Goodbye, Columbus Day: Ohio Capital Will Not Observe Namesake's Holiday

"The City of Columbus will be open on Columbus Day," a brief statement on the city’s website reads.

Columbus, Ohio is saying goodbye to Columbus Day.

Local government officials announced the city will not observe the holiday and instead take a holiday on Veterans Day.

“The City of Columbus will be open on Columbus Day on Monday ...All city offices will maintain regular hours of operation,“a brief statement on the city’s website reads. “Trash collection and parking enforcement will also remain regularly scheduled.”

The holiday – along with statues of Christopher Columbus – has become controversial in recent years as the explorer’s mistreatment and enslavement of indigenous people has received more attention.

Columbus officials said the action is not a response to the controversy.

“We have a number of veterans who work for the city, and there are so many here in Columbus,” Robin Davis, a spokeswoman for Mayor Andrew Ginther, told The Associated Press. “We thought it was important to honor them with that day off.”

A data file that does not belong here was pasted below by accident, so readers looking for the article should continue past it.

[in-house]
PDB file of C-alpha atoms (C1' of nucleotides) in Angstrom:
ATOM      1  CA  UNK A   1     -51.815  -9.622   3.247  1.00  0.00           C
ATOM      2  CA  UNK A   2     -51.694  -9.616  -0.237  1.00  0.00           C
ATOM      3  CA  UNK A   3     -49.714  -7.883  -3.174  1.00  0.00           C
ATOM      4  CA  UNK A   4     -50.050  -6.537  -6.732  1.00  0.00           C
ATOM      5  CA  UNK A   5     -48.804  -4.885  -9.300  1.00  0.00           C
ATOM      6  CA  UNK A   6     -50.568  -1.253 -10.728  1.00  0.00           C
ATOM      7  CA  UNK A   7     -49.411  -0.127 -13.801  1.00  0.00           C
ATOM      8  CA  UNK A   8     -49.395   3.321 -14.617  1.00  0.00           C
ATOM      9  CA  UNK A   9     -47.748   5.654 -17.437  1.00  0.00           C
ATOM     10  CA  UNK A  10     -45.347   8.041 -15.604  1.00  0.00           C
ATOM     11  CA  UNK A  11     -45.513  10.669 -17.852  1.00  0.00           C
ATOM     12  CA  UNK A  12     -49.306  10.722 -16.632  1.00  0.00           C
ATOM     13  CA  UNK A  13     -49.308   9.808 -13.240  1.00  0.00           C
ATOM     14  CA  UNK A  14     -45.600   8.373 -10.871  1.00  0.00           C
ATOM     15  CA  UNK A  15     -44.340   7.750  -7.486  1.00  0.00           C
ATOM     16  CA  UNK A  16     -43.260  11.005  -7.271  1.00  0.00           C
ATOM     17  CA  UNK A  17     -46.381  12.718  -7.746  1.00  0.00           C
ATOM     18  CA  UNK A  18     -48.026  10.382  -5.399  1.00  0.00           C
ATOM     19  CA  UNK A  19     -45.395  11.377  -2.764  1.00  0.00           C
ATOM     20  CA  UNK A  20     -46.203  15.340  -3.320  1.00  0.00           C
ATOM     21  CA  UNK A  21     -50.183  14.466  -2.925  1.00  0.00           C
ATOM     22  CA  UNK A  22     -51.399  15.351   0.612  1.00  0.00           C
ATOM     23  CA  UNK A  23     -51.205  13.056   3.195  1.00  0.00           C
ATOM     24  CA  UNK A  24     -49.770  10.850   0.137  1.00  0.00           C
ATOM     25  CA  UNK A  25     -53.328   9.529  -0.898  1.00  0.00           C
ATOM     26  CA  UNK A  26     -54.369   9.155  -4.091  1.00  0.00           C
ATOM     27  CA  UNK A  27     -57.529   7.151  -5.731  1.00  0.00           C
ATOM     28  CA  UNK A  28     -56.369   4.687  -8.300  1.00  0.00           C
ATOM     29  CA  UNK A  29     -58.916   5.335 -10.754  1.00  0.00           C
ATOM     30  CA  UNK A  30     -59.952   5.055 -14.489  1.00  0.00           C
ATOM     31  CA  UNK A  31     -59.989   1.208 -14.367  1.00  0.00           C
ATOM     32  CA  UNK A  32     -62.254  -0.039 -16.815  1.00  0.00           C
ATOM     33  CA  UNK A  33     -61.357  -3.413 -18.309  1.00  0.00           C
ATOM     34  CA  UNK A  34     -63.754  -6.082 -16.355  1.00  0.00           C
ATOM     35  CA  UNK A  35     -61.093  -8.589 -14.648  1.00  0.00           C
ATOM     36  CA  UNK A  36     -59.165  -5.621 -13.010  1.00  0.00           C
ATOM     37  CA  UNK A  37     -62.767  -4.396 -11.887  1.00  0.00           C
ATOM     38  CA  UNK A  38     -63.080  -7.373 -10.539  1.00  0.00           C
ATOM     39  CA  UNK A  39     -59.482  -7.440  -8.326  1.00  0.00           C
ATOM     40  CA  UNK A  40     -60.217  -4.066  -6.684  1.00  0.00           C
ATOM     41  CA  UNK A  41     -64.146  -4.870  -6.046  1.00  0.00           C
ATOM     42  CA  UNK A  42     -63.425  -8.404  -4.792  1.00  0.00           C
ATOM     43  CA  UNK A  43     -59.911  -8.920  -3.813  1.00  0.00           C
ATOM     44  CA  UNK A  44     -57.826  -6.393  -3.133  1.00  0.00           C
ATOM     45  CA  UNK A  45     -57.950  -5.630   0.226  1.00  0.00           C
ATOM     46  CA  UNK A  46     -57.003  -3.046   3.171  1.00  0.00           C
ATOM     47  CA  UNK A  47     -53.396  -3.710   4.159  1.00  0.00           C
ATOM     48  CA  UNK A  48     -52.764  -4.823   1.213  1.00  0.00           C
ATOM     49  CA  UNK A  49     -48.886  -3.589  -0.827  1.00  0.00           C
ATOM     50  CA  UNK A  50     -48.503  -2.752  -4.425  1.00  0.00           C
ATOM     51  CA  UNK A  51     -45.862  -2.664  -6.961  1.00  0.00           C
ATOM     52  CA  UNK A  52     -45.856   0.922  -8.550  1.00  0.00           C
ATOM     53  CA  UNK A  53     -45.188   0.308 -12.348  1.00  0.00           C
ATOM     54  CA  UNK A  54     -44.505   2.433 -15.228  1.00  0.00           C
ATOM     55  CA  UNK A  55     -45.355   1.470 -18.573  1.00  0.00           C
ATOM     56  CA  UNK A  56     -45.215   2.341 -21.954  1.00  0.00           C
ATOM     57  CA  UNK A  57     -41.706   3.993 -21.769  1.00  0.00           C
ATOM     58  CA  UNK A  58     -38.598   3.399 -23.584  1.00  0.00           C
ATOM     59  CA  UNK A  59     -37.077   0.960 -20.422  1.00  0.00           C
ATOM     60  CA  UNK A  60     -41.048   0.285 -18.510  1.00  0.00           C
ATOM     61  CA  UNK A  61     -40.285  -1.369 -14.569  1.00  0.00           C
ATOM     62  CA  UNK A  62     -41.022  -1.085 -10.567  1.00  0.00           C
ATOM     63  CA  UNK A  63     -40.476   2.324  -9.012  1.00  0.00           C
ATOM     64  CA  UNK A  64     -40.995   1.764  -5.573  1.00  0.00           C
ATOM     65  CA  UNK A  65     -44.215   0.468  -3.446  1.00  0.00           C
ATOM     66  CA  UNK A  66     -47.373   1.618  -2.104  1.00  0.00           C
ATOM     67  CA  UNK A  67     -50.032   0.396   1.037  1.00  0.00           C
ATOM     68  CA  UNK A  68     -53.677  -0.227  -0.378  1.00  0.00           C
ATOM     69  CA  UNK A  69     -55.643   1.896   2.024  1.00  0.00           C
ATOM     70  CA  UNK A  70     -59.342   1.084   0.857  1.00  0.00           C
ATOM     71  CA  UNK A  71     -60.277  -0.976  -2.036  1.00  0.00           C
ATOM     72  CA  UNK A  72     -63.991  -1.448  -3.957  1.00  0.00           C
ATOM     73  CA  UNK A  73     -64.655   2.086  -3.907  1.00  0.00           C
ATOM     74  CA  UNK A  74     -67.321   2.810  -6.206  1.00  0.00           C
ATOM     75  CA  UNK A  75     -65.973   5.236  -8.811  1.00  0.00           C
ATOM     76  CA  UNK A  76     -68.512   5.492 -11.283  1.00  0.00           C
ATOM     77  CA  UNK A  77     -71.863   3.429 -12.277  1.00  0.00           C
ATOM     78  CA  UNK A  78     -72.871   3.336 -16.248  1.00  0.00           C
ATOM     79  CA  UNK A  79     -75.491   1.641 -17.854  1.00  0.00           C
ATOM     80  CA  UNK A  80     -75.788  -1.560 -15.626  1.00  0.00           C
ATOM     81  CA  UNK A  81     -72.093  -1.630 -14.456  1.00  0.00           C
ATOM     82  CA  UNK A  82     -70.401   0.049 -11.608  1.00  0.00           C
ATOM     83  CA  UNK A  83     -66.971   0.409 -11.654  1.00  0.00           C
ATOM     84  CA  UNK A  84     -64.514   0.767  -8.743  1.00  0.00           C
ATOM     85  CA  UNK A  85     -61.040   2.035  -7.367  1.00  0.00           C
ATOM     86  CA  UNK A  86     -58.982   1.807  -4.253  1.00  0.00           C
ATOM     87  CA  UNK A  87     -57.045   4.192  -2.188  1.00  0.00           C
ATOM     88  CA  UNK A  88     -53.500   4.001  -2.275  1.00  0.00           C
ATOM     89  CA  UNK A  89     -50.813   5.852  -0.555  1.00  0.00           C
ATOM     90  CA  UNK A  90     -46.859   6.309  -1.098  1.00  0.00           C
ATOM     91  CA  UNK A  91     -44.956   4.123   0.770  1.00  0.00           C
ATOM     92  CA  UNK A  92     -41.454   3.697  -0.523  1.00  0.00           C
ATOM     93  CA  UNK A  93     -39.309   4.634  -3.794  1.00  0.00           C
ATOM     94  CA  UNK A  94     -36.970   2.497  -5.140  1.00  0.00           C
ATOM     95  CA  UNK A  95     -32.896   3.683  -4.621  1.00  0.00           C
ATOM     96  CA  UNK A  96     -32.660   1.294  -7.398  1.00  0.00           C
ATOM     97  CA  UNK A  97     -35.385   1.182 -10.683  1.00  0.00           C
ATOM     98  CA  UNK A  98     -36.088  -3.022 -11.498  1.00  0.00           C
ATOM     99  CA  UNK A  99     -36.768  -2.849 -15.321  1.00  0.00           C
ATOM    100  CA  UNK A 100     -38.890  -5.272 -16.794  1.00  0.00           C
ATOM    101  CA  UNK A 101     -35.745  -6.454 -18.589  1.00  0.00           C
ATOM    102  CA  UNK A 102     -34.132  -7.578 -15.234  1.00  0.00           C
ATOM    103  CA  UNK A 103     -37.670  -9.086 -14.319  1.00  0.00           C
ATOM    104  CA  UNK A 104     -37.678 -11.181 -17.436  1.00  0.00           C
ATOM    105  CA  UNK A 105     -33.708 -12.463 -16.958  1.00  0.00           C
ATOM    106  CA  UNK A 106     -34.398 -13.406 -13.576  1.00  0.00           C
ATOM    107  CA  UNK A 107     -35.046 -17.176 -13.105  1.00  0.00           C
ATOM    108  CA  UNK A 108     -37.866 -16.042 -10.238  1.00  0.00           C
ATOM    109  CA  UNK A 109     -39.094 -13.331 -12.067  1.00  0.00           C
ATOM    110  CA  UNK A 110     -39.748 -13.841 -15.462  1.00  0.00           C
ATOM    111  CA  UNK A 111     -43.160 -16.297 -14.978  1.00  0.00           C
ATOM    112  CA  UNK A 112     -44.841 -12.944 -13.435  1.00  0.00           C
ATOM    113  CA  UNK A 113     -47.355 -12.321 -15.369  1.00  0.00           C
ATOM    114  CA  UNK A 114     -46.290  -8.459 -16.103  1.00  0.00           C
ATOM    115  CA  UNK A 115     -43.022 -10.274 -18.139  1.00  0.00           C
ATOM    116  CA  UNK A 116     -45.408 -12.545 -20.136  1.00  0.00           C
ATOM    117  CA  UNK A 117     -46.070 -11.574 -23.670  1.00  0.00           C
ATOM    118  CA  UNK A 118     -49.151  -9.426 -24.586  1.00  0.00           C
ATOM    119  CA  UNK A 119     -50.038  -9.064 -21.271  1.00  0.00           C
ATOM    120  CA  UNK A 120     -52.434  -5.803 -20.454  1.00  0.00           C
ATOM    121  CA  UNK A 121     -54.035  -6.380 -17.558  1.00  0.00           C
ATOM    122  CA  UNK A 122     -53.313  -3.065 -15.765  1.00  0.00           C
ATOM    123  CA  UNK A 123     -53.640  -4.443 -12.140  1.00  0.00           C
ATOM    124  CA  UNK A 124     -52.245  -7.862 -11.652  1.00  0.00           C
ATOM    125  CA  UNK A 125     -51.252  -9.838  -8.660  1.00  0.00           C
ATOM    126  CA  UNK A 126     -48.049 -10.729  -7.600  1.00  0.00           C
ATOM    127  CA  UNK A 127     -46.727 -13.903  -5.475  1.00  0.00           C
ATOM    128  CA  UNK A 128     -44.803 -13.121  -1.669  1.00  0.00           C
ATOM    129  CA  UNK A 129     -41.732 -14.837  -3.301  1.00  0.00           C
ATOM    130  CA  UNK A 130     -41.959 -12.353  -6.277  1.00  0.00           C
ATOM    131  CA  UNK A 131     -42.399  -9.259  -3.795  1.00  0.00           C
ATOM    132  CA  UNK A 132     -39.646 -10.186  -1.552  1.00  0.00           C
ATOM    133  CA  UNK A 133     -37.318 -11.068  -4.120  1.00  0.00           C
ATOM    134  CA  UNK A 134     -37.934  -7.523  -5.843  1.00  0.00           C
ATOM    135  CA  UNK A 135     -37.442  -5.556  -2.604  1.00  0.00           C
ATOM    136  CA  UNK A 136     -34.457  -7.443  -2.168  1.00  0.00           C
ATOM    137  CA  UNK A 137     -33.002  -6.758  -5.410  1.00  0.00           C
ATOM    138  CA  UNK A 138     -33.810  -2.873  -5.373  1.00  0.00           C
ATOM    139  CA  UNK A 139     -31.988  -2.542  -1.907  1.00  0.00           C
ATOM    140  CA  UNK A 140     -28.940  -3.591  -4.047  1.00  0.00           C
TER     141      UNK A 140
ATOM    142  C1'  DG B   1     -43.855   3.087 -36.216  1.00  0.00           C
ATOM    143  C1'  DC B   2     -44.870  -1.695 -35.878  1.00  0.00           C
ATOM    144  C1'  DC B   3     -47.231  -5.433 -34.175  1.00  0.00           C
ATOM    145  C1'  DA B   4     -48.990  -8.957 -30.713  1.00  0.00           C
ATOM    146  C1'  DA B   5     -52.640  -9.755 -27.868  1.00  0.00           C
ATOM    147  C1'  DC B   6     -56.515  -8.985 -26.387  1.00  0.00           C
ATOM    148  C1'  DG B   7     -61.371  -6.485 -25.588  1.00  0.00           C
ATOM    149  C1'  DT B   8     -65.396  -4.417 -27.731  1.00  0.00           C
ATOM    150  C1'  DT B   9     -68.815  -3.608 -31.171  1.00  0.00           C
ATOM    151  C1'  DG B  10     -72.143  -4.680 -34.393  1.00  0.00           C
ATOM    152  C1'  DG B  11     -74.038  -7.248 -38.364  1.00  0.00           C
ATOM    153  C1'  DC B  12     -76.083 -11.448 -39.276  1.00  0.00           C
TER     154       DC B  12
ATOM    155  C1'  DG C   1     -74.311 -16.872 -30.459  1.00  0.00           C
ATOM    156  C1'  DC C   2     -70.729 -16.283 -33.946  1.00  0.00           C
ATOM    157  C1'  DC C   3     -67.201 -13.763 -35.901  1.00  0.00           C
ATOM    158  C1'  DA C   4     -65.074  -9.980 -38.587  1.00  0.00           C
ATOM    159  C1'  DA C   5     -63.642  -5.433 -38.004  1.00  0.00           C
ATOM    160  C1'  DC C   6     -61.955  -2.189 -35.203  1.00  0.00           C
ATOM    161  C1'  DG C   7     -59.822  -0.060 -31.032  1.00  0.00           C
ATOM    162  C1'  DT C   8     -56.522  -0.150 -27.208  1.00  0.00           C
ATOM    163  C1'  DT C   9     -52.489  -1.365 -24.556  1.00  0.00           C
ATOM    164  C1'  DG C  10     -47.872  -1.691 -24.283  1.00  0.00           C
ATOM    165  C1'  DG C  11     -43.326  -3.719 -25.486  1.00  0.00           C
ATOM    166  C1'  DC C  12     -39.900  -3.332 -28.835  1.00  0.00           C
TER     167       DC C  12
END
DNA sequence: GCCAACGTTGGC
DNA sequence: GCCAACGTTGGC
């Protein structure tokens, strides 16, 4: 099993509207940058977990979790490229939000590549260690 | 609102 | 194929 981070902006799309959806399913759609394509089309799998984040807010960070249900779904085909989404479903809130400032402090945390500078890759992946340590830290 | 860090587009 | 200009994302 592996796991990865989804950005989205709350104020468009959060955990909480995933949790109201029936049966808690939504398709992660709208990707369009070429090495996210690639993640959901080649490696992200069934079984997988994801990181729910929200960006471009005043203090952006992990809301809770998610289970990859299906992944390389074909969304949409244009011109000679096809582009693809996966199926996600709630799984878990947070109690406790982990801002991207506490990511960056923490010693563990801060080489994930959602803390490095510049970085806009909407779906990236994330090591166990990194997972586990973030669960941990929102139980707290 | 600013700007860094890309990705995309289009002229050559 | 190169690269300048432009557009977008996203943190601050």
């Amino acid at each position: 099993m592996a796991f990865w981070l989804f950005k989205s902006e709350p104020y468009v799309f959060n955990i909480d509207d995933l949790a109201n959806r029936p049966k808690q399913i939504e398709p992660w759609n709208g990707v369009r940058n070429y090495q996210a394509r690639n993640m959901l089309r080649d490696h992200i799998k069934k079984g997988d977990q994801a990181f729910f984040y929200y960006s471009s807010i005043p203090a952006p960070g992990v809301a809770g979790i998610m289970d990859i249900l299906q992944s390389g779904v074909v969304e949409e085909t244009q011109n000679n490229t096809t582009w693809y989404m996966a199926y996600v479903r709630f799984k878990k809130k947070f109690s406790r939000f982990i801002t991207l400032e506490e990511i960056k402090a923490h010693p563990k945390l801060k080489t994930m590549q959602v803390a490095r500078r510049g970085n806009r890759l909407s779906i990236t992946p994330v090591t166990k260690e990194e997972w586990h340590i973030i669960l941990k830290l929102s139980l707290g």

Some cities, including Cincinnati, have renamed the holiday Indigenous Peoples Day. But Italian-American organizations have pushed back, saying that the holiday provides them the opportunity to celebrate their ethnic heritage.

She added that the city could not afford to give its employees both days off.

Columbus Day remains a federal holiday. The White House on Saturday issued a presidential proclamation honoring the holiday.

“Columbus’s spirit of determination and adventure has provided inspiration to generations of Americans,” the proclamation reads. “On Columbus Day, we honor his remarkable accomplishments as a navigator, and celebrate his voyage into the unknown expanse of the Atlantic Ocean. His expedition formed the initial bond between Europe and the Americas, and changed the world forever.”

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